brain_sketchA new study published by Canadian scientists suggests that alcohol addiction could be linked to the brain’s internal reward system.

Professor Marco Leyton and his team at McGill University, Montreal, are researching if individuals who are vulnerable to alcoholism experience an abnormally large response in the brain’s reward-seeking pathways when they drink. The research suggests that compared to people who are less vulnerable to alcoholism, high-risk men and women showed a greater dopamine response in the brain, increasing the desire for reward.

Groundbreaking Research.

Professor Leyton said: “A large body of research has implicated a role for dopamine in reward-seeking behaviours in general.

“For example, in both laboratory animals and people, increased dopamine transmission seems to enhance the ability of reward-related stimuli to grab attention and attract you. This effect likely contributes to why having one drink increases the probability of getting a second one – the alcohol-induced dopamine response makes the second drink look all the more desirable.”

For the study the team recruited 26 healthy social drinkers aged between 18 and 30. Eight of the study participants were female and 18 were male, and all of them were from the Montreal area.

Higher-risk subjects were identified using a combination of personality traits and a reduced intoxication response to alcohol consumption (i.e. feeling less inebriated despite drinking the same amount).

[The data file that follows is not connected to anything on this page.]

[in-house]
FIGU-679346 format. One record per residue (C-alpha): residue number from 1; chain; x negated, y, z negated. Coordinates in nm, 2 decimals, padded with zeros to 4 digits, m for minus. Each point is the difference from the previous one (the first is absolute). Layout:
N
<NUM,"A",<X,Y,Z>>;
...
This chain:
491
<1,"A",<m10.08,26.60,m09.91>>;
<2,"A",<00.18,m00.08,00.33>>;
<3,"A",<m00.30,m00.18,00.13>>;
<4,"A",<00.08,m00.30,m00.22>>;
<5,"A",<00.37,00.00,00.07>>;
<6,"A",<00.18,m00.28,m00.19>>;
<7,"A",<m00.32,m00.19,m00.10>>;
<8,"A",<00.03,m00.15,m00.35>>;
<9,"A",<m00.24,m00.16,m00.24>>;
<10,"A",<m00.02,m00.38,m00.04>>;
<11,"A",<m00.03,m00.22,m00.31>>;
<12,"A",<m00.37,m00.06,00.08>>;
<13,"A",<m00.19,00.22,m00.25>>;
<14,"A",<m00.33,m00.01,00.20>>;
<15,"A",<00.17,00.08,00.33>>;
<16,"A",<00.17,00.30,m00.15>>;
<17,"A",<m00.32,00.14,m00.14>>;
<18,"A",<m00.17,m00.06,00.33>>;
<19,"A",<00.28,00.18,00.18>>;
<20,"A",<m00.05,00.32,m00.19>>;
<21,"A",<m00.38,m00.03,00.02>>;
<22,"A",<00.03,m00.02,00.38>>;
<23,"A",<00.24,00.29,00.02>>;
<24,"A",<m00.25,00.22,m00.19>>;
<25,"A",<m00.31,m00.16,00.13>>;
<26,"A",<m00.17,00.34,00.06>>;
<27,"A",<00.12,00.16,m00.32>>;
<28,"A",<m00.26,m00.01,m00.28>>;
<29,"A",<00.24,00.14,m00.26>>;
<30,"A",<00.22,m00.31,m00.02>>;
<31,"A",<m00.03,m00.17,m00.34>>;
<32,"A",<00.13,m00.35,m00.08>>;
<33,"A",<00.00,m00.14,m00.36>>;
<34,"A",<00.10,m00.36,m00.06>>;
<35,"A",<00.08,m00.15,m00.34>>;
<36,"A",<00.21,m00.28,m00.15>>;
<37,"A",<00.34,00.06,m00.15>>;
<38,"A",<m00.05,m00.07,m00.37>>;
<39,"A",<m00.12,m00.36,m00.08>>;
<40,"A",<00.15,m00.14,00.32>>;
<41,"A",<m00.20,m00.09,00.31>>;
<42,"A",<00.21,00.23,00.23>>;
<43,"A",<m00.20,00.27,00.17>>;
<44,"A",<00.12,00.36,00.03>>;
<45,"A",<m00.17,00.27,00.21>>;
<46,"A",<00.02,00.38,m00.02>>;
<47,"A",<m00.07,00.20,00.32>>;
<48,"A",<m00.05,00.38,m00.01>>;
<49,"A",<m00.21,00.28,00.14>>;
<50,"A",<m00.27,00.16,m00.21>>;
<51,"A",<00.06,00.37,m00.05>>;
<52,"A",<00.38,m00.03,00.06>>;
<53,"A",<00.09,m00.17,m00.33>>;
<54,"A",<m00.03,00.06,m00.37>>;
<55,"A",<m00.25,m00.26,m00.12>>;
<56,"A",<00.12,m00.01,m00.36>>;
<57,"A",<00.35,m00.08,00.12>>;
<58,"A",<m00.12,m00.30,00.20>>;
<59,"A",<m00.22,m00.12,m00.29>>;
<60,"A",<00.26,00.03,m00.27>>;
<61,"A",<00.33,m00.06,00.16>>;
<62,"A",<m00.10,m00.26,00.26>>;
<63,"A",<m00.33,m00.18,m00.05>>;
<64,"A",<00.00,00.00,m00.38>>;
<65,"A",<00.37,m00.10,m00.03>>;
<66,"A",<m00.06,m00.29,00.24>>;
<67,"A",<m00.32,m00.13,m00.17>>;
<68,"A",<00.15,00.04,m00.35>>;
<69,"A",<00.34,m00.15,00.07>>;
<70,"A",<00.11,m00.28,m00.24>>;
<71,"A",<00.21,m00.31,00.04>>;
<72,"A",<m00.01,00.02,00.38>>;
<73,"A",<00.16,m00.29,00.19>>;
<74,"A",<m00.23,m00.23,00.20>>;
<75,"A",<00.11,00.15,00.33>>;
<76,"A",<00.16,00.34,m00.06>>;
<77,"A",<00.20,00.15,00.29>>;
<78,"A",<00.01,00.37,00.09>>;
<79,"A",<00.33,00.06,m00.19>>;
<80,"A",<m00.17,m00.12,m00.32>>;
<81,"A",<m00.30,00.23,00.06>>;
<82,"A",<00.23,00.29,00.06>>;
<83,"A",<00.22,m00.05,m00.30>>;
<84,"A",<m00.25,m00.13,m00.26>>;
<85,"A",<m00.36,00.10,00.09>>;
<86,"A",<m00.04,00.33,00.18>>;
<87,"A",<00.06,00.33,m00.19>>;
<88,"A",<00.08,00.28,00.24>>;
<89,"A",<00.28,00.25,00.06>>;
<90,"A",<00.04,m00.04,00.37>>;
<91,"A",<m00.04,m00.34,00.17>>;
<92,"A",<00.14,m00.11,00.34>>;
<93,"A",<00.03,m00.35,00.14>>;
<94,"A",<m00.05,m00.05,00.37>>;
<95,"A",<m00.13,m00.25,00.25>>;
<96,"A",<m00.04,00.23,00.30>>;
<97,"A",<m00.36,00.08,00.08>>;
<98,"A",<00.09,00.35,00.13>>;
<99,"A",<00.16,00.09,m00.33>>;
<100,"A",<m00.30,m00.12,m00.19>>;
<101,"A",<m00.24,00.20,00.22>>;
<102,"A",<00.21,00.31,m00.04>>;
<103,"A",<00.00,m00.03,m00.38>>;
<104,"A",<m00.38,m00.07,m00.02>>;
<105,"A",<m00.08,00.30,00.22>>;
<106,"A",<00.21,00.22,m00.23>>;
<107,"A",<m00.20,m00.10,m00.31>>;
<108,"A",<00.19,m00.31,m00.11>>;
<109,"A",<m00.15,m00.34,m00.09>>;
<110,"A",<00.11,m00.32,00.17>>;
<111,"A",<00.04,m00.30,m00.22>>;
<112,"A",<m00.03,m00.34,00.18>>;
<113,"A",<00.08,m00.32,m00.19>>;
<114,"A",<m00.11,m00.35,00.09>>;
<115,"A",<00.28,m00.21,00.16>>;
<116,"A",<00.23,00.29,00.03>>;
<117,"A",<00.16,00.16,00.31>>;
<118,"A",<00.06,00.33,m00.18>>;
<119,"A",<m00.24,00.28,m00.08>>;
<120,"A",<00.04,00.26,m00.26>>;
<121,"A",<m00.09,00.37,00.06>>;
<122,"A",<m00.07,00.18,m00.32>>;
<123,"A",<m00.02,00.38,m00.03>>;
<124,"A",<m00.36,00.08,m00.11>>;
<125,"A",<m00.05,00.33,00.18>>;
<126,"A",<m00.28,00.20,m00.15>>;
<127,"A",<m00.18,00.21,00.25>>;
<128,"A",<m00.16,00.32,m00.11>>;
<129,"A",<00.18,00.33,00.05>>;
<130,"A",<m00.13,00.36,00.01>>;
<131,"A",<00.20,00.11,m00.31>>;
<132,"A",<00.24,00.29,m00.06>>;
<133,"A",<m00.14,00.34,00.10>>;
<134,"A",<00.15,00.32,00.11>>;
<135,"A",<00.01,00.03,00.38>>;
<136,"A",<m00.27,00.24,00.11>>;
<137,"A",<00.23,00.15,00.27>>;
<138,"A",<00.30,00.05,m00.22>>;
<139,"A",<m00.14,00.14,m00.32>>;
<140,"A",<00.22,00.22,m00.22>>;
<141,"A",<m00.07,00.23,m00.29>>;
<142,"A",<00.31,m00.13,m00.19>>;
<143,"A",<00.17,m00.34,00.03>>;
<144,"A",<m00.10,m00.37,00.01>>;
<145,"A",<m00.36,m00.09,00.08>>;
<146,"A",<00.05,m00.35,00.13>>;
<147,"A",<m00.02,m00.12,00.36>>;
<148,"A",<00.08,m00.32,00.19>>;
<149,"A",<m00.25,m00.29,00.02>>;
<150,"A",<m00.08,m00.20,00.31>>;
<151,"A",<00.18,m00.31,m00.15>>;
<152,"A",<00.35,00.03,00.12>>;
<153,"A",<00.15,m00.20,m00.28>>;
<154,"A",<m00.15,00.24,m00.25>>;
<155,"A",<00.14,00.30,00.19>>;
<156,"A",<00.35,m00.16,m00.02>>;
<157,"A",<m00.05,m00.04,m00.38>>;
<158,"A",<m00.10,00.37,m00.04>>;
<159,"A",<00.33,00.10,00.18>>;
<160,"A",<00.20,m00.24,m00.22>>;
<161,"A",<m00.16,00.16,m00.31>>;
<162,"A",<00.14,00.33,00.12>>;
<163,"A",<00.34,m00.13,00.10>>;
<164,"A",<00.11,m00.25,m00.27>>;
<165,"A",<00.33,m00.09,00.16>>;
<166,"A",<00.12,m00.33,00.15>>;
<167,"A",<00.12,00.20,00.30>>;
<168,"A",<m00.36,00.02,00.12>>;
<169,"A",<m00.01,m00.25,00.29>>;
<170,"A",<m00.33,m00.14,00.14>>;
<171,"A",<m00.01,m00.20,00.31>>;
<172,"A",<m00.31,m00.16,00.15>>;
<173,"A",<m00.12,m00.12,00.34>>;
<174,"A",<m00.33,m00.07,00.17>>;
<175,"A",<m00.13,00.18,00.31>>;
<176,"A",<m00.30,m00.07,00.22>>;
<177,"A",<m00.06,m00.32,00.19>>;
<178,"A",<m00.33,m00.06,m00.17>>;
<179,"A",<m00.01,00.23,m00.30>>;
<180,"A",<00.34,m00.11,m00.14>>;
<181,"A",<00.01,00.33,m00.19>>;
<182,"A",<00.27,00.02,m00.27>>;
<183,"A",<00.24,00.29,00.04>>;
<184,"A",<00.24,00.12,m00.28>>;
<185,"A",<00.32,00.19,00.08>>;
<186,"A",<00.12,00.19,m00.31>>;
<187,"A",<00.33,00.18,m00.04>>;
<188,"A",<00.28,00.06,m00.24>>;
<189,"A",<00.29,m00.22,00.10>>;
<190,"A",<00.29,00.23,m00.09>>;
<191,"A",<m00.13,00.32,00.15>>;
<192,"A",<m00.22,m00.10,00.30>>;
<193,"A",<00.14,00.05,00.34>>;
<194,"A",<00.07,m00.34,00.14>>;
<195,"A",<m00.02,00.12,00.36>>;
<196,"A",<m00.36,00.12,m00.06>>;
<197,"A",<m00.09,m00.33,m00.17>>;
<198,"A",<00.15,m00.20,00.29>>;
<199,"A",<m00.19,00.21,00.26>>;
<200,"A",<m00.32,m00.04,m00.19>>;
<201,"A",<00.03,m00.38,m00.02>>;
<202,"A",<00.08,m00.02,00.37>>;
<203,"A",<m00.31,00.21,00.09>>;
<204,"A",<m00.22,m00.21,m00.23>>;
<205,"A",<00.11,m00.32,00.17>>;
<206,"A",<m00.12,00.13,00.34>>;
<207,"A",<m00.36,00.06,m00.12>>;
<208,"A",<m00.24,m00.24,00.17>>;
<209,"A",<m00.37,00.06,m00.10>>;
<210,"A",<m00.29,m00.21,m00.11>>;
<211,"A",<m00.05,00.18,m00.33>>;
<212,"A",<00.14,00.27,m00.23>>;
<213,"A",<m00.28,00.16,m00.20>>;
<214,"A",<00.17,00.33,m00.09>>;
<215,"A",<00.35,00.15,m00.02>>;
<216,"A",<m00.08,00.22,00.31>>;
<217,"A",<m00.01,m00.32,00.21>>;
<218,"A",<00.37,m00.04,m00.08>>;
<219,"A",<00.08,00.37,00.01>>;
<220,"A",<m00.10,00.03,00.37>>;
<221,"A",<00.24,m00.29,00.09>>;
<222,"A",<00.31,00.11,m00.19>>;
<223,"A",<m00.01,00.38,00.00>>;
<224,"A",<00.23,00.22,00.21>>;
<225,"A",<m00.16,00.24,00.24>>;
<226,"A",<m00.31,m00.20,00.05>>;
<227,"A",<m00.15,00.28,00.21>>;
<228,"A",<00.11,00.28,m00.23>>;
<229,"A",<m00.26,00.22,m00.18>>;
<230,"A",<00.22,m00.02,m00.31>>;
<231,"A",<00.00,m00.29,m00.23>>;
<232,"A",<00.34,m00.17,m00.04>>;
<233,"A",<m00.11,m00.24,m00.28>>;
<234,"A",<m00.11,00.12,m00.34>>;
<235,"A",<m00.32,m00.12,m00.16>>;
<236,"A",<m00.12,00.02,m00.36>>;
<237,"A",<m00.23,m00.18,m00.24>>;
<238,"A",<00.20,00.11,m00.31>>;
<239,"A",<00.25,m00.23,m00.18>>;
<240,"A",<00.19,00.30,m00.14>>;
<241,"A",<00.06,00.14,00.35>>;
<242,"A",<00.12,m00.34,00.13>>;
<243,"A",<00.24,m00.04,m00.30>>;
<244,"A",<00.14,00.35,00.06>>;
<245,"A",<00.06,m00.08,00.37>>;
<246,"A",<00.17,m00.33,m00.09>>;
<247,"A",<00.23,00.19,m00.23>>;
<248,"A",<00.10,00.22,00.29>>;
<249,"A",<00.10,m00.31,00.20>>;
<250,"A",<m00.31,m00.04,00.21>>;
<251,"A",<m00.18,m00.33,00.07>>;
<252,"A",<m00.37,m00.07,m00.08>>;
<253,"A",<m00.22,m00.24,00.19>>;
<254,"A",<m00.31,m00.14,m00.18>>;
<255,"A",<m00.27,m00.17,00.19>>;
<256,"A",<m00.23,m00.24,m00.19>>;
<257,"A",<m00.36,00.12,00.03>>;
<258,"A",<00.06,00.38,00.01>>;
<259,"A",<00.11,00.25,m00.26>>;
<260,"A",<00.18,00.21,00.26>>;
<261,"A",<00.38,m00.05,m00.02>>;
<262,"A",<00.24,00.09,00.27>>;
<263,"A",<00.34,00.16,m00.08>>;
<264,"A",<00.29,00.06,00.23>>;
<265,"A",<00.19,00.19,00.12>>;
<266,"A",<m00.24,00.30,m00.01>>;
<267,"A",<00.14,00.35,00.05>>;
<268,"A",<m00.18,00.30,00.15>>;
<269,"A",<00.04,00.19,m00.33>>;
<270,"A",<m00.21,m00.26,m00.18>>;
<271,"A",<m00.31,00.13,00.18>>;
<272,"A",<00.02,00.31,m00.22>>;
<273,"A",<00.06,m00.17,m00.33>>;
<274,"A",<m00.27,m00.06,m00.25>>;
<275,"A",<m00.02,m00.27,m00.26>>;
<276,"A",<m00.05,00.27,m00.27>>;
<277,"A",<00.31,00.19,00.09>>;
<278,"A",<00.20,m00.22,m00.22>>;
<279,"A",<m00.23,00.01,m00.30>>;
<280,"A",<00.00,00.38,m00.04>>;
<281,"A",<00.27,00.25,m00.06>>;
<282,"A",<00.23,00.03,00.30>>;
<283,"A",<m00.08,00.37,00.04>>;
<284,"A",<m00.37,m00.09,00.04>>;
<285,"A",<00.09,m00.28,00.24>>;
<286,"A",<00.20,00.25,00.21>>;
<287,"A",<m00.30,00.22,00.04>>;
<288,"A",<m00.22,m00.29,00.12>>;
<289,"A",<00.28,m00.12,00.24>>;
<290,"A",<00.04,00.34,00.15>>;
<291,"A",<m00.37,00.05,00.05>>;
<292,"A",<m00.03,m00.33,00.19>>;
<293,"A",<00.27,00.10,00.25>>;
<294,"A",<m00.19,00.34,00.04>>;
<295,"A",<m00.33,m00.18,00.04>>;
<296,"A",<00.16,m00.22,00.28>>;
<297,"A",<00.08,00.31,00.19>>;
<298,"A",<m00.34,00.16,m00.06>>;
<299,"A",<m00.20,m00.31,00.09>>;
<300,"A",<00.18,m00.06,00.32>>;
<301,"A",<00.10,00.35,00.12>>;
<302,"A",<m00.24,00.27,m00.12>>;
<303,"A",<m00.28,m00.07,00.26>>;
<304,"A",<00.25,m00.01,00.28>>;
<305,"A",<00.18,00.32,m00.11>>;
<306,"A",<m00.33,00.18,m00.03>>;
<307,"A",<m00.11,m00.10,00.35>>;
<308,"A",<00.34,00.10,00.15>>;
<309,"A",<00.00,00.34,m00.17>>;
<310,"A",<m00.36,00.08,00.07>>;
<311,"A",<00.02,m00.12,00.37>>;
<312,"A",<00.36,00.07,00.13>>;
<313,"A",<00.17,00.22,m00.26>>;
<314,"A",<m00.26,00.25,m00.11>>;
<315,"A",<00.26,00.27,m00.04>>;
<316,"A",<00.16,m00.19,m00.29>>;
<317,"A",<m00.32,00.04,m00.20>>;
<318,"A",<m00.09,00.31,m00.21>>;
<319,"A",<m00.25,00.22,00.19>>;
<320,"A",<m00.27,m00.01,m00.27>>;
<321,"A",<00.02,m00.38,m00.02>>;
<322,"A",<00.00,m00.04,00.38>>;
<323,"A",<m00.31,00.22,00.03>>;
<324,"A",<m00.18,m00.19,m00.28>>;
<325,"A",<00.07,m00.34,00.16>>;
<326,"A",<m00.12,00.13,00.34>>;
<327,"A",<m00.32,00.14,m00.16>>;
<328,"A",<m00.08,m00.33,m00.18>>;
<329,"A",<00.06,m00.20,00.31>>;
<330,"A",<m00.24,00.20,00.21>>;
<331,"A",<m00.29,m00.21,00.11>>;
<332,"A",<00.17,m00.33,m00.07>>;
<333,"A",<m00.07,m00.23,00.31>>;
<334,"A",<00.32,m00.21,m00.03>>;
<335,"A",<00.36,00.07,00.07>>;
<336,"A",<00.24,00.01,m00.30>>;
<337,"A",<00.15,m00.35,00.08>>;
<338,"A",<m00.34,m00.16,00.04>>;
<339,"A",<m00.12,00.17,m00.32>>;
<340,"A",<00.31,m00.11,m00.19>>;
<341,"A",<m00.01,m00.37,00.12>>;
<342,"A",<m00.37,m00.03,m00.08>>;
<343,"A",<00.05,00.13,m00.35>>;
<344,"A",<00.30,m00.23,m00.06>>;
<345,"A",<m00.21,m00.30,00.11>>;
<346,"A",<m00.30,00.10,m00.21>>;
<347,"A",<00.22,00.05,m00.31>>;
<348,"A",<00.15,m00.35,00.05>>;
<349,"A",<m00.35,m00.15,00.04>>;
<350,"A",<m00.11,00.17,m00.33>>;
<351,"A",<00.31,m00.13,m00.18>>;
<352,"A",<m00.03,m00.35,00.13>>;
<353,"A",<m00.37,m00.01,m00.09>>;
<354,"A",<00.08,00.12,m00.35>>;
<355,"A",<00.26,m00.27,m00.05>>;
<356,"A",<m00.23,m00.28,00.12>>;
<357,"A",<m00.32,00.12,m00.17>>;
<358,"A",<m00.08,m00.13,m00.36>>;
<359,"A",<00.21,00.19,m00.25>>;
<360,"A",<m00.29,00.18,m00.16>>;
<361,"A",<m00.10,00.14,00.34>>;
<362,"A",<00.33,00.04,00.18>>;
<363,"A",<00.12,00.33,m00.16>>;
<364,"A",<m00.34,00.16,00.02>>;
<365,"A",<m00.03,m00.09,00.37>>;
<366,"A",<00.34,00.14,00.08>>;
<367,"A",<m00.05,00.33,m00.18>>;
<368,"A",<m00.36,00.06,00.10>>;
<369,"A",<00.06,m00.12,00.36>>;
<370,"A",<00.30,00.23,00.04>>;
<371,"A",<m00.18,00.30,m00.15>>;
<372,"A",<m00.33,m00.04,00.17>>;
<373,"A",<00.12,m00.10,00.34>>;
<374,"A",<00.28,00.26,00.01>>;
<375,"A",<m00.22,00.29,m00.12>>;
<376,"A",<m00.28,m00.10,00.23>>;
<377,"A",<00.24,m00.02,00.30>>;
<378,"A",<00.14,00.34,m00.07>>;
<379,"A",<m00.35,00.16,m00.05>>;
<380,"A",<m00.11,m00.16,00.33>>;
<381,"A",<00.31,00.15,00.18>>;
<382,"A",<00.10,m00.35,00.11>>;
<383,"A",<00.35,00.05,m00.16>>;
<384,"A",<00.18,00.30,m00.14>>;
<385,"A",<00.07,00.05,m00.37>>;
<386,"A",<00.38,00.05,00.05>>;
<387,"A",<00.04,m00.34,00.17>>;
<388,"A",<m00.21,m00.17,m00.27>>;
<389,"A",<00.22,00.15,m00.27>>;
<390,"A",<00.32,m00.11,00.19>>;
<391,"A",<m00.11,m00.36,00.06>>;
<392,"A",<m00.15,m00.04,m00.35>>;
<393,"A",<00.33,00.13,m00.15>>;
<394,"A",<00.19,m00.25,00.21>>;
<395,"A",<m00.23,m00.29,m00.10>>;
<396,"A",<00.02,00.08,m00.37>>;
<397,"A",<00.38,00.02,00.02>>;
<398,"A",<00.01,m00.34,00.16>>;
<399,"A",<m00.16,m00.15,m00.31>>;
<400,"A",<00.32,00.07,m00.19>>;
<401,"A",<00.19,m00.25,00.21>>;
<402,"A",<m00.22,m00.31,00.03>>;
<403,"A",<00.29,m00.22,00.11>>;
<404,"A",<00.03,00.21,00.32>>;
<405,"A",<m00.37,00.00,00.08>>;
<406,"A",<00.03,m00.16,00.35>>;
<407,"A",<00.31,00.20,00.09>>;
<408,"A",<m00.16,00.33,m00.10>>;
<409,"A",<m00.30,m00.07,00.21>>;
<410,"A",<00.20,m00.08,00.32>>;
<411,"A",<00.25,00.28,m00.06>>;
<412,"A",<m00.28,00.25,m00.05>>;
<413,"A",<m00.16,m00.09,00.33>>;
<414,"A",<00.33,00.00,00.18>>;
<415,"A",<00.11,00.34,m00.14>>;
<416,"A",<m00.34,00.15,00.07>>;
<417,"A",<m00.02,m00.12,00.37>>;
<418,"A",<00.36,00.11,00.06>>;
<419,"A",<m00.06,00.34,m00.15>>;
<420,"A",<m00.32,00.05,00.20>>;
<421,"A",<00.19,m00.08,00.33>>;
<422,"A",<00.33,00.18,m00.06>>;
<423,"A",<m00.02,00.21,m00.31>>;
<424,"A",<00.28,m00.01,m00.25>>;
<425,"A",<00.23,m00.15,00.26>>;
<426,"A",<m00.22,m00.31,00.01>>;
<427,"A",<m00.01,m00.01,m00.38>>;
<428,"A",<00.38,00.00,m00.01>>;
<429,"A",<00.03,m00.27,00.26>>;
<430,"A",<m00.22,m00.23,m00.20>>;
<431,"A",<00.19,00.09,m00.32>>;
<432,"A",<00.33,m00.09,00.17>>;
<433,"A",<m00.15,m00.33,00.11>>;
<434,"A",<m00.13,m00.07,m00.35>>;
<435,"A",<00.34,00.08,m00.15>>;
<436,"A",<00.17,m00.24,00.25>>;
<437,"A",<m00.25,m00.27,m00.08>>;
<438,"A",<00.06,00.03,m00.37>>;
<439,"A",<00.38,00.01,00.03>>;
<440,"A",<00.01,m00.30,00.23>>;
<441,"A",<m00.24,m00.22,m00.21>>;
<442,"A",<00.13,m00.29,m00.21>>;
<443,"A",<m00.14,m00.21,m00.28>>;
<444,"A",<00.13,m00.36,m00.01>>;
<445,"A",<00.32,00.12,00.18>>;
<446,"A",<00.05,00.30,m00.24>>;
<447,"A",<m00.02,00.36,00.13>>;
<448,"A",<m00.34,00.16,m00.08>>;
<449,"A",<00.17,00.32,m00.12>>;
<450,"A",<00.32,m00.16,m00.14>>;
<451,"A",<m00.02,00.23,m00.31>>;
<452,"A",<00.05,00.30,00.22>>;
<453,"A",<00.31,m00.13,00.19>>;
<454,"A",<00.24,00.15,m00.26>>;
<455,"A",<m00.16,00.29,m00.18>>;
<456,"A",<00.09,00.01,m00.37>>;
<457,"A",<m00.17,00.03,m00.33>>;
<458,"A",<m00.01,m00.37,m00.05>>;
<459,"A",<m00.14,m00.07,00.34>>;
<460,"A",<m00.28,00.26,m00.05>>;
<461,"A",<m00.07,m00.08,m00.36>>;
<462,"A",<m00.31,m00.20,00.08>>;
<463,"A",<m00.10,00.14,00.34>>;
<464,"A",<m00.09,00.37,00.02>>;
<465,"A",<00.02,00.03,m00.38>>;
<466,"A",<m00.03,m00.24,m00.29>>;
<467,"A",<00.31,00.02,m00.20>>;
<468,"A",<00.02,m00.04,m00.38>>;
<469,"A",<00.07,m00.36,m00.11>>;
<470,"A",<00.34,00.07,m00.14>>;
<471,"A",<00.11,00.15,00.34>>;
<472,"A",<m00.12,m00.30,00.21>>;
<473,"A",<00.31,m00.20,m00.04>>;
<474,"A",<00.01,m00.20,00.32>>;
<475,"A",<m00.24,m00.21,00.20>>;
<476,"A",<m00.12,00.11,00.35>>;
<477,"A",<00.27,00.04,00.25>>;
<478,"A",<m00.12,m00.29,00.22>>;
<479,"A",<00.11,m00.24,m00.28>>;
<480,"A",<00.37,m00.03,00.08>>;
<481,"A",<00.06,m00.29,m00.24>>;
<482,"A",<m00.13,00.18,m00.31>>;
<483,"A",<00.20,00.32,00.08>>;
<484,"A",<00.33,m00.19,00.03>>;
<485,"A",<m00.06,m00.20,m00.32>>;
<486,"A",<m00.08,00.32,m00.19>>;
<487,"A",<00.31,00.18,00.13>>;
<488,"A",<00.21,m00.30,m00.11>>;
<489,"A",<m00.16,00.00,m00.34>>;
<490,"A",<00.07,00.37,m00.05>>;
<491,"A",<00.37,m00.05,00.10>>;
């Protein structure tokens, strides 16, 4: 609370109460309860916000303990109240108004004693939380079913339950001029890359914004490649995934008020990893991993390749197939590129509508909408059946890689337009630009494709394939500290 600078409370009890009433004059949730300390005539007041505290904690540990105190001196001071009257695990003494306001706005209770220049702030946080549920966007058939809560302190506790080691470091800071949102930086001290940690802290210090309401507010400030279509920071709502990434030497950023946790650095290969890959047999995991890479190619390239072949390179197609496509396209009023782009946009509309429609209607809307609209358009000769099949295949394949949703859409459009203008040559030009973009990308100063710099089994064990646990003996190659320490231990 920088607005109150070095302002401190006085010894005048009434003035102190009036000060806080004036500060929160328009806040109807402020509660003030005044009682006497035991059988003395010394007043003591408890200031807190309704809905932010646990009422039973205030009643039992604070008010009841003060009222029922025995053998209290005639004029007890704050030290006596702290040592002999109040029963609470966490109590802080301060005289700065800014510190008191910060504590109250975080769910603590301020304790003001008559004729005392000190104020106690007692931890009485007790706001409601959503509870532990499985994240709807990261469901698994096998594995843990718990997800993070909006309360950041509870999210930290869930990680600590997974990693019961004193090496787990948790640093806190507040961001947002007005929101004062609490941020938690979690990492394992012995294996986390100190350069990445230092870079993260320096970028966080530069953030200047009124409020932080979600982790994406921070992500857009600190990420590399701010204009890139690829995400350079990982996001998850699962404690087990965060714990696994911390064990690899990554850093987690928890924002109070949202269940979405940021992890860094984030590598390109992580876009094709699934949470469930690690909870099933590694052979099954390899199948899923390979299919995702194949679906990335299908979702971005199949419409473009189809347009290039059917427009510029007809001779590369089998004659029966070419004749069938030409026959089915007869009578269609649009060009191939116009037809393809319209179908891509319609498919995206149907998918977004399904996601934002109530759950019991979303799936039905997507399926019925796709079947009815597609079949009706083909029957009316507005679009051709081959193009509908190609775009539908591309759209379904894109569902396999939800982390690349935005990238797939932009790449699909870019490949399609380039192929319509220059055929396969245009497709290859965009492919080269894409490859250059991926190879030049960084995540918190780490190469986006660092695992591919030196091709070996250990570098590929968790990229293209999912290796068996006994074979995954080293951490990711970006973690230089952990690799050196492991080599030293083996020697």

Genetics?

This latest research may offer insight into how to treat addiction in the future and suggests that some people may be more vulnerable to alcoholism than others due to genetics and their physiology.

Professor Leyton said: “People with loved ones struggling with alcoholism often want to know two things: How did they develop this problem? And what can be done to help? Our study helps us answer the first question by furthering our understanding of the causes of addictions. This is an important step toward developing treatments and preventing the disorder in others.”

This study was funded by McGill University and the Canadian Institutes of Health Research (CIHR). To contact the researcher directly: marco.leyton@mcgill.ca

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